Torrijos is best known for negotiating the 1977 Treaties that eventually gave Panama full sovereignty over the Panama Canal, at noon on December 31, 1999.
He had reached the rank of lieutenant colonel by 1966 and in 1968 he and Major Boris Martínez led a successful coup d'état against the democratically-elected president, Arnulfo Arias (Arias himself had led a coup in 1931). Although a two-man junta was appointed, Martinez and Torrijos were the true leaders from the beginning. Soon after the coup, Torrijos was promoted to full colonel and named commandant of the National Guard. They barred all political activity and shut down the legislature. They also seized control of three newspapers owned by Arias' brother, Harmodio and blackmailed the owners of the country's oldest newspaper, La Estrella de Panama, into becoming a government mouthpiece.
In the internal power struggle that followed Torrijos emerged victorious — he exiled Martínez in 1969 and promoted himself to brigadier general. In 1972, the regime held a controlled election of an Assembly of Community Representatives, with a single opposition member. The new assembly approved a new Constitution and elected Demetrio Lakas as president. However, the new document made Torrijos the actual head of government, with near-absolute powers for six years.
Torrijos was regarded by his supporters as the first Panamanian leader to represent the majority population of Panama, which is poor, Spanish-speaking, and of mixed heritage — as opposed to the light-skinned social elite, often referred to as rabiblancos ("white-tails"), who had long dominated the commerce and political life of Panama. He opened many schools and opened job opportunities for the less fortunate. Torrijos instituted a range of social and economic reforms to improve the lot of the poor, redistributed agricultural land and persecuted the richest and most powerful families in the country, as well as independent student and labor leaders. The reforms were accompanied by an ambitious public works program, financed by foreign banks.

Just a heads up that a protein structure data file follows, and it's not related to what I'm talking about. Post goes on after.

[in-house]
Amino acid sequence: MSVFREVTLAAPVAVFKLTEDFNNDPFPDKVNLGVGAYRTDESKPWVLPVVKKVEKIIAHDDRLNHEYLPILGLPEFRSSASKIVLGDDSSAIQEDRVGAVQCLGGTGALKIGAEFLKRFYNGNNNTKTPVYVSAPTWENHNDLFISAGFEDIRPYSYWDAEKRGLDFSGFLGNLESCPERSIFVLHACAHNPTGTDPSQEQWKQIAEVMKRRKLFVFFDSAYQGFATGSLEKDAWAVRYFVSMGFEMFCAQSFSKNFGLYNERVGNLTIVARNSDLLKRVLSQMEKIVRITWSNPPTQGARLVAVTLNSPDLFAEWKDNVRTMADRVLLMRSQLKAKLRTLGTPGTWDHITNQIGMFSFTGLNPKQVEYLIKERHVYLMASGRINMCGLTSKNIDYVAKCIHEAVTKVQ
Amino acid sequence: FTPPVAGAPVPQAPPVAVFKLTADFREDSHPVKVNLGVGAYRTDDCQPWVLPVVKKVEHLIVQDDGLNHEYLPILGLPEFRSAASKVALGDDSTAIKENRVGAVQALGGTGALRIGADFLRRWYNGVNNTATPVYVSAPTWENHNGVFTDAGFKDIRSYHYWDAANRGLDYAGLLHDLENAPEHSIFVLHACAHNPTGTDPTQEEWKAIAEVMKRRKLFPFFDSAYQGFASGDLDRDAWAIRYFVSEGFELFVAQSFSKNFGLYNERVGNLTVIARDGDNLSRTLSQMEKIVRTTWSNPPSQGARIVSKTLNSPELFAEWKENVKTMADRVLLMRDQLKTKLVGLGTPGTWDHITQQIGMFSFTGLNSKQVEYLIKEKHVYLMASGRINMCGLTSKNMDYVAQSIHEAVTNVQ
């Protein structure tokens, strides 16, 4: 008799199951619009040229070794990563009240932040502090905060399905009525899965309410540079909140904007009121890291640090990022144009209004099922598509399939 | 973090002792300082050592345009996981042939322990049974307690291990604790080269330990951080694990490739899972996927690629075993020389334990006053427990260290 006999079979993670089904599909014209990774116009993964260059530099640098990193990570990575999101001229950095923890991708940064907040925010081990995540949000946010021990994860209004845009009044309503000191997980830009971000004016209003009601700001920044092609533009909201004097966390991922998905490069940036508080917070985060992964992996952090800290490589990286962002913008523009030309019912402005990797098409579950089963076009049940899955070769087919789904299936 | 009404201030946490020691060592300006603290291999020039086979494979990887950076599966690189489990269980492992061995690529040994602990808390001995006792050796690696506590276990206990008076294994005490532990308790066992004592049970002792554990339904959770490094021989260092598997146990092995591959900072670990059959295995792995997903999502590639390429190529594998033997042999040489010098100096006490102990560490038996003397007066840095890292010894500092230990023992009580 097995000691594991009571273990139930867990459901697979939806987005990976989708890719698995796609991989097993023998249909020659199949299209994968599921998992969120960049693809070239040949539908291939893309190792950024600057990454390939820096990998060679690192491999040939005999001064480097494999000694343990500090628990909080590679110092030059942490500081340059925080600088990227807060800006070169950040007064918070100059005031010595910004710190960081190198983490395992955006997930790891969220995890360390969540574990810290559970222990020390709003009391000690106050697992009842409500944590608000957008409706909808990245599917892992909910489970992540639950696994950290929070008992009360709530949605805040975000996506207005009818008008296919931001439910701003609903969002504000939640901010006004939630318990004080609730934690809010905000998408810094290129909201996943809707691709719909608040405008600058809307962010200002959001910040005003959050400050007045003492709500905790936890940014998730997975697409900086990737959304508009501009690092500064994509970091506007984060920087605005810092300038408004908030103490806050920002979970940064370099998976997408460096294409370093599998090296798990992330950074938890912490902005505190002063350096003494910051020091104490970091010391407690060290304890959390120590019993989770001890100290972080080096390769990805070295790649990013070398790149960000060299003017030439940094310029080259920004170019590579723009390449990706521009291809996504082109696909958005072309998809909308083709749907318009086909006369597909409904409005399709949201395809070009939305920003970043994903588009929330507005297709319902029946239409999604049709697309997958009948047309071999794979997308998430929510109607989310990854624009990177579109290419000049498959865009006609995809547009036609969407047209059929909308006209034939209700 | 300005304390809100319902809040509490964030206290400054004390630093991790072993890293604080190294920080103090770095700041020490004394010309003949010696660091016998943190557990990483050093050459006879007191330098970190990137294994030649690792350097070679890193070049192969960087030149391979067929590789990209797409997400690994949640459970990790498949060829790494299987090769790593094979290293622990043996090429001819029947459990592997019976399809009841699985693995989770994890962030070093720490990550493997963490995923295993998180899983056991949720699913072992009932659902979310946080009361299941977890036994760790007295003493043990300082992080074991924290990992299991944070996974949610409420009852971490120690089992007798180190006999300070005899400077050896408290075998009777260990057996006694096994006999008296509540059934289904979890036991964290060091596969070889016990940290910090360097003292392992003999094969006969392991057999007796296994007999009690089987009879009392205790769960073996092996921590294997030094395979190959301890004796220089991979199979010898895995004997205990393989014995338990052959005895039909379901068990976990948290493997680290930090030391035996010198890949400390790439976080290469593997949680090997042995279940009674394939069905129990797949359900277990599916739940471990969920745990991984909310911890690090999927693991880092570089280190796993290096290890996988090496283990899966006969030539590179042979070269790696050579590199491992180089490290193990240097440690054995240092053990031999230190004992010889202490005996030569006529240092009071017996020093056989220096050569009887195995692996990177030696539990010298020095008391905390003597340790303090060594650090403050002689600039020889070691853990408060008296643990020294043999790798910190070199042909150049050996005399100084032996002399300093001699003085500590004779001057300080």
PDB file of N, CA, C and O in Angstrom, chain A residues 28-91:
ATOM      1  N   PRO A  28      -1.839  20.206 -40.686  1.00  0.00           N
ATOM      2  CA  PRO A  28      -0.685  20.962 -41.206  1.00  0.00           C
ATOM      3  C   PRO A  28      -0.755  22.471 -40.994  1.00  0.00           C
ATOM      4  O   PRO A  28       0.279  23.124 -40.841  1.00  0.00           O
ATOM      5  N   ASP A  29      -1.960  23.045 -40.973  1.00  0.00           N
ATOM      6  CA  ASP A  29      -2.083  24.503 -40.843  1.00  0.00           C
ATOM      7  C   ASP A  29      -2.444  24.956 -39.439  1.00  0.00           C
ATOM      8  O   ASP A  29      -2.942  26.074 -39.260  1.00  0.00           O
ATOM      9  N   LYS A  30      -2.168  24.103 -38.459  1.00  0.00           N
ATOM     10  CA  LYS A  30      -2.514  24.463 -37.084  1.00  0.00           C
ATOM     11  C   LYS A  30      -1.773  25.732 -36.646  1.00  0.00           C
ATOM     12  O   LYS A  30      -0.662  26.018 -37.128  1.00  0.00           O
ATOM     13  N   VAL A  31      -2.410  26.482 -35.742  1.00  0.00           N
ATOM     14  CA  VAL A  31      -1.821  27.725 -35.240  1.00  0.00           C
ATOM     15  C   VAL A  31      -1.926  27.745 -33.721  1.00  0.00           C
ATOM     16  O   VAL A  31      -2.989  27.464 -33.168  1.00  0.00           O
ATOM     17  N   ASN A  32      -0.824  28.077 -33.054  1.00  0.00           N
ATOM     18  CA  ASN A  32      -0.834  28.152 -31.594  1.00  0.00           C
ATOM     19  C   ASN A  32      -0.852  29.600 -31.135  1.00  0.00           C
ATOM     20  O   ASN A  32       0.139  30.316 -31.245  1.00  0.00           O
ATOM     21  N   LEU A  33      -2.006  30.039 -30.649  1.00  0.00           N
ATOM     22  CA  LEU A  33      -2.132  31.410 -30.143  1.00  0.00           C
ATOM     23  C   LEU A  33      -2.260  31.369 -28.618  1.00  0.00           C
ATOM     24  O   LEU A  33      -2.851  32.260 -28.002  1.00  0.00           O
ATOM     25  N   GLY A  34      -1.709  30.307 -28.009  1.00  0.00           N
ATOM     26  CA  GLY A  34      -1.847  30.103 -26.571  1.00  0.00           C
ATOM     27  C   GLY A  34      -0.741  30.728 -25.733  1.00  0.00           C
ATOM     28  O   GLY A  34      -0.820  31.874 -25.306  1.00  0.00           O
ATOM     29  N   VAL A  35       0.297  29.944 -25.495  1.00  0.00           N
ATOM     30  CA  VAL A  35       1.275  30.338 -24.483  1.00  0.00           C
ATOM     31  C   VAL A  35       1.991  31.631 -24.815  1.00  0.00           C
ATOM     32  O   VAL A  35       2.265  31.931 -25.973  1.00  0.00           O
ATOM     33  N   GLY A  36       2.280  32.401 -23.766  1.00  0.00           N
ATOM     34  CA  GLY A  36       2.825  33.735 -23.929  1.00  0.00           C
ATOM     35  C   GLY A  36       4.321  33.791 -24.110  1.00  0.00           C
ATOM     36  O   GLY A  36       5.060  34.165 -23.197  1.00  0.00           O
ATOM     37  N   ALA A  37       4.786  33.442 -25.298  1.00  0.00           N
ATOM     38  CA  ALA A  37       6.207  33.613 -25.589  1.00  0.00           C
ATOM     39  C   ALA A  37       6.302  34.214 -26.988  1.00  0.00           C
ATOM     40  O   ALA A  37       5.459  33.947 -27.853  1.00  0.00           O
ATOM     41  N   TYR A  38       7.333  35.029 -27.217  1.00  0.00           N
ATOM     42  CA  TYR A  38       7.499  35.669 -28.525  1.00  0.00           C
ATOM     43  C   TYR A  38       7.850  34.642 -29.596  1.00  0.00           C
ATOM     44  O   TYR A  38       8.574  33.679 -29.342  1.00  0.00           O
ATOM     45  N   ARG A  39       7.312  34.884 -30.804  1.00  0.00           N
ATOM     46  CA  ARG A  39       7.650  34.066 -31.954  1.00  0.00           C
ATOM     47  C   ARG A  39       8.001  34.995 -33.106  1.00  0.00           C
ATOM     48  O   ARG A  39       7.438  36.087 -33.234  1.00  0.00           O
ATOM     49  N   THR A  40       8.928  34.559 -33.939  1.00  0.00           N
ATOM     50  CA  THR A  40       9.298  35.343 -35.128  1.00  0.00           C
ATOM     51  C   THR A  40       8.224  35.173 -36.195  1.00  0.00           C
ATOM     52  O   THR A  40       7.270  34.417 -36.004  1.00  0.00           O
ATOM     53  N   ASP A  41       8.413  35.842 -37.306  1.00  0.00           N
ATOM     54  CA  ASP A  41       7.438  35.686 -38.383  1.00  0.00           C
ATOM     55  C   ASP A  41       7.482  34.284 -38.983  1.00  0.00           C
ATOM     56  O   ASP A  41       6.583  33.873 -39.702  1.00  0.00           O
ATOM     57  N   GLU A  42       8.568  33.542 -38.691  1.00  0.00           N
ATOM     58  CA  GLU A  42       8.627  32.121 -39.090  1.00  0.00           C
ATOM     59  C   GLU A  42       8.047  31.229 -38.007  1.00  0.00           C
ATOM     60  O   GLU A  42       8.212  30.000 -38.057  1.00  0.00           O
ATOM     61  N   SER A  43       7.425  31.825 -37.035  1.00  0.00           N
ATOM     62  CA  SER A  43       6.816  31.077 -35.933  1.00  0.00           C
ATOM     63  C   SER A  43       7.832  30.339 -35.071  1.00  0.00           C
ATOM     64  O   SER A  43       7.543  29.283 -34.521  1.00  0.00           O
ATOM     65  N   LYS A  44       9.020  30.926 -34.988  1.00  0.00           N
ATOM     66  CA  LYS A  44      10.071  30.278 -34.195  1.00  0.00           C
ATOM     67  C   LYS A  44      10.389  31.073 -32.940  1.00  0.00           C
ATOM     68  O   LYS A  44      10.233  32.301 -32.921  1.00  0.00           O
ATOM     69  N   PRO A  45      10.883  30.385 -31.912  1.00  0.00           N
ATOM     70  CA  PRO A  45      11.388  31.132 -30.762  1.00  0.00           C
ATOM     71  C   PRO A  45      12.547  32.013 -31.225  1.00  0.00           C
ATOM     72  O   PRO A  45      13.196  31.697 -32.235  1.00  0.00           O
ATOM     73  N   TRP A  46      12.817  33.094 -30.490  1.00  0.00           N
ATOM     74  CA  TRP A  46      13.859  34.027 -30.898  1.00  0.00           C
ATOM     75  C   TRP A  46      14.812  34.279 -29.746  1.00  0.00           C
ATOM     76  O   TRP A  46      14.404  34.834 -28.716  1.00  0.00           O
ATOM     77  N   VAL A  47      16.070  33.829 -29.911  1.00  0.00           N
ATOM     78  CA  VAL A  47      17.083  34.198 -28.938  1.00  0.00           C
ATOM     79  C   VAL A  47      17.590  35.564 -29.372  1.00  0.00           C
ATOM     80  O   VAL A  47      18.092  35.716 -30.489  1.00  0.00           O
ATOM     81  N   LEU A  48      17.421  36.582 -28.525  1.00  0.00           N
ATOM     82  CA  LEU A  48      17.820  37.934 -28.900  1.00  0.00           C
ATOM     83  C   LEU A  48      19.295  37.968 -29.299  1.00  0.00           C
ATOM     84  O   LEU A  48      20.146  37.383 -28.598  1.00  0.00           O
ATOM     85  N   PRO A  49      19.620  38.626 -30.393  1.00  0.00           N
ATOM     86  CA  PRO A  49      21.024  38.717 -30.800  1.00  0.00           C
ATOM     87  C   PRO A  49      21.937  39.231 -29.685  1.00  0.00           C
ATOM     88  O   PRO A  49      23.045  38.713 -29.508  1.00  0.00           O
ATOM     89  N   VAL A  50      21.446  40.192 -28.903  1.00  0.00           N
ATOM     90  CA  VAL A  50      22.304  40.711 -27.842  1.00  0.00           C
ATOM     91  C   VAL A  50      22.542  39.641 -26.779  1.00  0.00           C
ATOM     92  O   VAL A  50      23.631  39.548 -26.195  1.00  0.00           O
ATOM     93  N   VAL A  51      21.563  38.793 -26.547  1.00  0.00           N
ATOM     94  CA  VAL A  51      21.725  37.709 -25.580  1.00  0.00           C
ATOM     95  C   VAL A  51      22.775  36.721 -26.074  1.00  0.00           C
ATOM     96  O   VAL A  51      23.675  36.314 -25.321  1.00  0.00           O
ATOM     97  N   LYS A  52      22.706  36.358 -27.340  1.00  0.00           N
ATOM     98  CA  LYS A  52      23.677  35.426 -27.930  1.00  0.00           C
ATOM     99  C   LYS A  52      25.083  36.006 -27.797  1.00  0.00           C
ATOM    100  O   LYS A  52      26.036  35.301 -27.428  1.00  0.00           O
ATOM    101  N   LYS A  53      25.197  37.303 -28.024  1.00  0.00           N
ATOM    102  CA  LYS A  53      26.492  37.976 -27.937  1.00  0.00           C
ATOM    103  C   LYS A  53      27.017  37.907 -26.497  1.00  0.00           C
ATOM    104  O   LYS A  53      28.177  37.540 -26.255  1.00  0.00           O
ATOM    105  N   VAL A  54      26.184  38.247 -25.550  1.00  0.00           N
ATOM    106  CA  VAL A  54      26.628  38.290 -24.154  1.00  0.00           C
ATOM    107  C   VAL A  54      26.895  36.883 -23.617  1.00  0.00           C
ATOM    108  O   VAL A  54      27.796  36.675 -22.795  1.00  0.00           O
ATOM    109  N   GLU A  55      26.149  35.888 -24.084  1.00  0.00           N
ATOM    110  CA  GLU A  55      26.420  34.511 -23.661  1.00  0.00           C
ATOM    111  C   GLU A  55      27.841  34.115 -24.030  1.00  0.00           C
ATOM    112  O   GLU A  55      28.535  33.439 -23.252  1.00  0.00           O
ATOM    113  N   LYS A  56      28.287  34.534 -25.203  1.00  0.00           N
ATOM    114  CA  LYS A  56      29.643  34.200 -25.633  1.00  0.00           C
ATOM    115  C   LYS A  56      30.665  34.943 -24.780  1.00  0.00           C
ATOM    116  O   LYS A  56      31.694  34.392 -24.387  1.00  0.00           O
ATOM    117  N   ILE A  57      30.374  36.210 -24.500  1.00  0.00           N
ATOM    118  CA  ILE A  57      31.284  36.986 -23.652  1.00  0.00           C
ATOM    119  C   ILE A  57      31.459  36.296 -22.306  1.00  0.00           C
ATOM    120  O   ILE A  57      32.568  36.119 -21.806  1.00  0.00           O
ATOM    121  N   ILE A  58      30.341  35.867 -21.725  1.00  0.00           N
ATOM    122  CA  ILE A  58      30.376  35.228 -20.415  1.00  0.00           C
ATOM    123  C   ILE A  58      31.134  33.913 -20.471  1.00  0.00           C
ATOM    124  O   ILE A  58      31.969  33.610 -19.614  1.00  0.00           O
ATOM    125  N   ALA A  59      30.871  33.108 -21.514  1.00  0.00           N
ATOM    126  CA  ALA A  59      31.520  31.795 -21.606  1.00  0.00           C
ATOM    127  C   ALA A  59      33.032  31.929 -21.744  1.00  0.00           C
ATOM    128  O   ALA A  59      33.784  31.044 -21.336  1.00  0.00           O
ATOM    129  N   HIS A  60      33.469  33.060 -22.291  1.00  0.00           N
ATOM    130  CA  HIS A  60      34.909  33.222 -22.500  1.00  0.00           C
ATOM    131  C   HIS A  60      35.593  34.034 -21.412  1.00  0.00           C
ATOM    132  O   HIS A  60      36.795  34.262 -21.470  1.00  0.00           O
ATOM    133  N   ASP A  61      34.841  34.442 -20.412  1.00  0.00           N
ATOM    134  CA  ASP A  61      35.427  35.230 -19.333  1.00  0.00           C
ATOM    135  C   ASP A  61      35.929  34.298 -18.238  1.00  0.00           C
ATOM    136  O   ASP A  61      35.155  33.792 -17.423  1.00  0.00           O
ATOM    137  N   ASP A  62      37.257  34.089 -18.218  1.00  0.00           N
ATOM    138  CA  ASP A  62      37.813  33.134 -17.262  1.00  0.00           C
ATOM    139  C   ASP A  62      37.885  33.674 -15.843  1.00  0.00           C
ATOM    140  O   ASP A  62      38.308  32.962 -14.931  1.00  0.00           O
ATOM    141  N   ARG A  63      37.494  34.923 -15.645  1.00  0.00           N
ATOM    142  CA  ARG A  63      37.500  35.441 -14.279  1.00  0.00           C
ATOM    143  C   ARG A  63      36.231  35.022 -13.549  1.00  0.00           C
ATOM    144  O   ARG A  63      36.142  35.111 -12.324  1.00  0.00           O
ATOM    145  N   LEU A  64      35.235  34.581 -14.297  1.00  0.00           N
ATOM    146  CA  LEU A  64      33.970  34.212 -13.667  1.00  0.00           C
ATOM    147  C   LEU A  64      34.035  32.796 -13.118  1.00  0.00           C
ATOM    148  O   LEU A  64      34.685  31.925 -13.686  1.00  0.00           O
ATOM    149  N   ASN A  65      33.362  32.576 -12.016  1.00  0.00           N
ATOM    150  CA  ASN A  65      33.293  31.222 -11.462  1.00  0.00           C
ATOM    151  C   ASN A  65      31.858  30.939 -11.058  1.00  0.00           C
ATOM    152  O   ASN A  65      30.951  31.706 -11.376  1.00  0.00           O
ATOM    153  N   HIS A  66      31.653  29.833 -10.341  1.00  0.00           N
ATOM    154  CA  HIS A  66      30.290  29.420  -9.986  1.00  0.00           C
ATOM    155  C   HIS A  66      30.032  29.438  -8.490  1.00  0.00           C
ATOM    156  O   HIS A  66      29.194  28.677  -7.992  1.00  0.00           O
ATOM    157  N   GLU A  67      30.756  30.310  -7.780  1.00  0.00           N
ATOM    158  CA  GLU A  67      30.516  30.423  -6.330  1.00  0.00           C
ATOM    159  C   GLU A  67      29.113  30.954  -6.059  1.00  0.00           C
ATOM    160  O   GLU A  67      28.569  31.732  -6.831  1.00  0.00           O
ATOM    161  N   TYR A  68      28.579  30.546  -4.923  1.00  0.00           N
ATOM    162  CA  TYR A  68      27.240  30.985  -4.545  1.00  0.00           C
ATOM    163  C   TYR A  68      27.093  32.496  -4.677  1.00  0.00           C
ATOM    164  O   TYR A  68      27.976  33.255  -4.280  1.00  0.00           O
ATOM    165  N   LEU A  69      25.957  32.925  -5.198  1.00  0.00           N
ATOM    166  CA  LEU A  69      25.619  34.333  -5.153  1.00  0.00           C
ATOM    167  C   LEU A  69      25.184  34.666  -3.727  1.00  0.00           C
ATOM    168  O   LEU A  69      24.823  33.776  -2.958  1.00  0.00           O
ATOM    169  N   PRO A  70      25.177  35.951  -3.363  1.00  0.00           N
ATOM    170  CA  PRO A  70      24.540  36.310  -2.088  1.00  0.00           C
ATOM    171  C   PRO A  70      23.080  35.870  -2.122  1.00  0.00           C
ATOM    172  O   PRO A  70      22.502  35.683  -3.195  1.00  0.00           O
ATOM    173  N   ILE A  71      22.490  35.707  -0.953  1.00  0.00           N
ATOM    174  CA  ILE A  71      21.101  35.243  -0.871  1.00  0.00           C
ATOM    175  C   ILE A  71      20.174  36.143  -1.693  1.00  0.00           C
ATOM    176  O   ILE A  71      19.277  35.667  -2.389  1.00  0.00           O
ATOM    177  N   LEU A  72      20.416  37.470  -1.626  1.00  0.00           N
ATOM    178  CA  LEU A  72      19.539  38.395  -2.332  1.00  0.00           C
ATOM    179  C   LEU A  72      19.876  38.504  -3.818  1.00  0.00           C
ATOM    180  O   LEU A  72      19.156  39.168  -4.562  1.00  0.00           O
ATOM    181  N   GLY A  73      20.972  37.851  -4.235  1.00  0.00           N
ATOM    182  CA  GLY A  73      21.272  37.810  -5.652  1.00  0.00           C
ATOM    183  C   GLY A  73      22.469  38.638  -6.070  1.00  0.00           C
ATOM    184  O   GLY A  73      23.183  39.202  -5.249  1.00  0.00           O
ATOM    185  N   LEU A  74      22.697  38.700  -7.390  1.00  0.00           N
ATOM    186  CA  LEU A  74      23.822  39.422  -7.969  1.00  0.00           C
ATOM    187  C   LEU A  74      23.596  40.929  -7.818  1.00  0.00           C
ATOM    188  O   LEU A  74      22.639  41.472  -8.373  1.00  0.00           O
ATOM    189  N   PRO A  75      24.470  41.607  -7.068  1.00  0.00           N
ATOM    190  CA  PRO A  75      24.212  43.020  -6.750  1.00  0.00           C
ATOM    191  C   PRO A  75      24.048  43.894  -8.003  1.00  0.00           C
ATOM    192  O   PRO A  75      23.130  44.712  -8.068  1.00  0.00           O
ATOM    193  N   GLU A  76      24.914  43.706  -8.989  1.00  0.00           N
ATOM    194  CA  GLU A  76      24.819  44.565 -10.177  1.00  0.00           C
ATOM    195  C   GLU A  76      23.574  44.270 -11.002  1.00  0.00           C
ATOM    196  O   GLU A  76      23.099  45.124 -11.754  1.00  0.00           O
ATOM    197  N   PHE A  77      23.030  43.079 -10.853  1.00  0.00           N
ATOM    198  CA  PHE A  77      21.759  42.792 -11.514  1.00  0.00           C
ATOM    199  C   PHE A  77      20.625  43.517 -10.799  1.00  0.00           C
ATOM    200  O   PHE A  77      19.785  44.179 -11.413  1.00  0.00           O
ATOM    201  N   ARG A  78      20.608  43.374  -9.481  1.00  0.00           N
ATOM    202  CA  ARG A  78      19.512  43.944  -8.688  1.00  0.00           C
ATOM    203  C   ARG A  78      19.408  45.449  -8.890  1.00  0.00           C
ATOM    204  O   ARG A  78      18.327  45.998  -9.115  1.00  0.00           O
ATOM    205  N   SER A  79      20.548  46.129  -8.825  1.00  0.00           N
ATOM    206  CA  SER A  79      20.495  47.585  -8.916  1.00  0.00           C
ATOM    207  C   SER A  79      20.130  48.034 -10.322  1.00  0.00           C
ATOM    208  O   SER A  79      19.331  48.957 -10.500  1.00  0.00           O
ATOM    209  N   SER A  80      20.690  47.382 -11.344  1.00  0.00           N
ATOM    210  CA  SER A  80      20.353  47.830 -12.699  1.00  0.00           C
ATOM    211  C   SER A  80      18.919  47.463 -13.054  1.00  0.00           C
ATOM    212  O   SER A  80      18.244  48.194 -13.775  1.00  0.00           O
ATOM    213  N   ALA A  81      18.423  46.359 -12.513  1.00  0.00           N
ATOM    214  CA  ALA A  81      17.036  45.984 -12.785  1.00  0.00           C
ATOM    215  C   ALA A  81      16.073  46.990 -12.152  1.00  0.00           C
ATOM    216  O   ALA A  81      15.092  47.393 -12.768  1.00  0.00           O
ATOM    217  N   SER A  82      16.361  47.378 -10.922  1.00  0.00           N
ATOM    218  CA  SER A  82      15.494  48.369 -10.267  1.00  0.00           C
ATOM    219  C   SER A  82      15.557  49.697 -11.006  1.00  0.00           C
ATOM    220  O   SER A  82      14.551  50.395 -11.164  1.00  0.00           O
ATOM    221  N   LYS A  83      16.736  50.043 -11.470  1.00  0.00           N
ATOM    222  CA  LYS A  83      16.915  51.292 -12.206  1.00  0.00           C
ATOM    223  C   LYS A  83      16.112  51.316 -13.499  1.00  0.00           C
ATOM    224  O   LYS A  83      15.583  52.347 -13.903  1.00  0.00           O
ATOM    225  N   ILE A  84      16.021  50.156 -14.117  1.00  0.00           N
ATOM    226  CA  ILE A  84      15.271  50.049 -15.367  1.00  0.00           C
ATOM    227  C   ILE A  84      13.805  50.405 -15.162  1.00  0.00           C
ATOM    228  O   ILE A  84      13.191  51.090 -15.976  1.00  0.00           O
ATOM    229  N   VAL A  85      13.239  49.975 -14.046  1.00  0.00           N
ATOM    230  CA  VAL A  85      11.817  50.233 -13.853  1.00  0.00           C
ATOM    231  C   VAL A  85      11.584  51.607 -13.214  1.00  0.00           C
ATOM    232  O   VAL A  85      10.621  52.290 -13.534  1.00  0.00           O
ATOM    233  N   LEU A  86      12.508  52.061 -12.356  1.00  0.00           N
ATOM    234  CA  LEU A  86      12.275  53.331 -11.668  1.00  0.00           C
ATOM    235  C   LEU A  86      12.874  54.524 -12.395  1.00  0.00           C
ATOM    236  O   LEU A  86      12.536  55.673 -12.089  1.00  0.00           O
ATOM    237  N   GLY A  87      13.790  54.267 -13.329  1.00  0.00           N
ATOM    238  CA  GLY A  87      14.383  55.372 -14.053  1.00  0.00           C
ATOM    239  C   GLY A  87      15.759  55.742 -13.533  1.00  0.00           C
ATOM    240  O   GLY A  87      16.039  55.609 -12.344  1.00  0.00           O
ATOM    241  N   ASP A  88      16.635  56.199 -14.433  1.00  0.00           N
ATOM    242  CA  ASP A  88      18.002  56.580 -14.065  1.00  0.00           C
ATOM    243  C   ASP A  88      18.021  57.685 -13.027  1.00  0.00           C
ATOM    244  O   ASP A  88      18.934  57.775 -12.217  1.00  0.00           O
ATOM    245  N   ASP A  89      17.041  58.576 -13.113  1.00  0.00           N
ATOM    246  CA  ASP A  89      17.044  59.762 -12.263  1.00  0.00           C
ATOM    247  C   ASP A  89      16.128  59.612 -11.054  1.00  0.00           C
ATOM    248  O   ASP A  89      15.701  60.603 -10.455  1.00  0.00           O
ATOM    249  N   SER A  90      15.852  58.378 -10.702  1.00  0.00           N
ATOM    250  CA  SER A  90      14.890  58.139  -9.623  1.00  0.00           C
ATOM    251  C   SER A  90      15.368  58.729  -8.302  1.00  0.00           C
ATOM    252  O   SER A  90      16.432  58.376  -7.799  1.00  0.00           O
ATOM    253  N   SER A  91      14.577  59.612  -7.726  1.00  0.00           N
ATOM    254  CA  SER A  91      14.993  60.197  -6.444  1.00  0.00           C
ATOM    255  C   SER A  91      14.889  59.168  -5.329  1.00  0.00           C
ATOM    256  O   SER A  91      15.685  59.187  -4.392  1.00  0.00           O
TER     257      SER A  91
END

Torrijos also negotiated the Torrijos-Carter Treaties over the Panama Canal, signed on September 7, 1977. These treaties passed United States sovereignty over the canal zone to Panama, with a gradual increase in their control over it, leading to complete control after the year 2000. The United States however, retained the permanent right to protect what they see as the neutrality of the canal. The ratification ceremony at Fort Clayton was somewhat of an embarrassment for Torrijos. He was noticeably drunk during the ceremony; his speech was badly slurred and he had to brace himself against the podium to keep from falling.
On the debit side, Torrijos was extremely intolerant of political opposition. Many opponents were imprisoned, exiled, killed, or "disappeared". Also, the public works project was plagued by corruption and nepotism, which turned Panama into one of the countries with the highest per capita public indebtedness.
In 1978, he stepped down as head of the government, but remained de facto ruler of the country while another one of his followers, Aristides Royo was a figurehead president. He also restored some civil liberties; U.S. President Jimmy Carter had told him that the Senate would never approve the Canal treaties unless Torrijos made some effort to liberalize his rule. He planned to return the country to full civilian rule by 1984.
General Torrijos died with several others when his aircraft, a DeHavilland Twin Otter (DHC-6), exploded during its flight. The aircraft disappeared from radar during severe weather, but due to the limited nature of Panama's radar coverage at the time, the plane was not reported missing for nearly a day. The crash site was located several days later, and the body of General Torrijos was recovered by a Special Forces team in the first few days of August. Following a large state funeral, Torrijos was briefly buried in a cemetery in Casco Viejo (the Old City of Panama), before being moved to a mausoleum in the former Canal Zone near Panama City. He was succeeded as commander of the National Guard and de facto leader of Panama by Florencio Flores, who later gave way to Rubén Darío Paredes.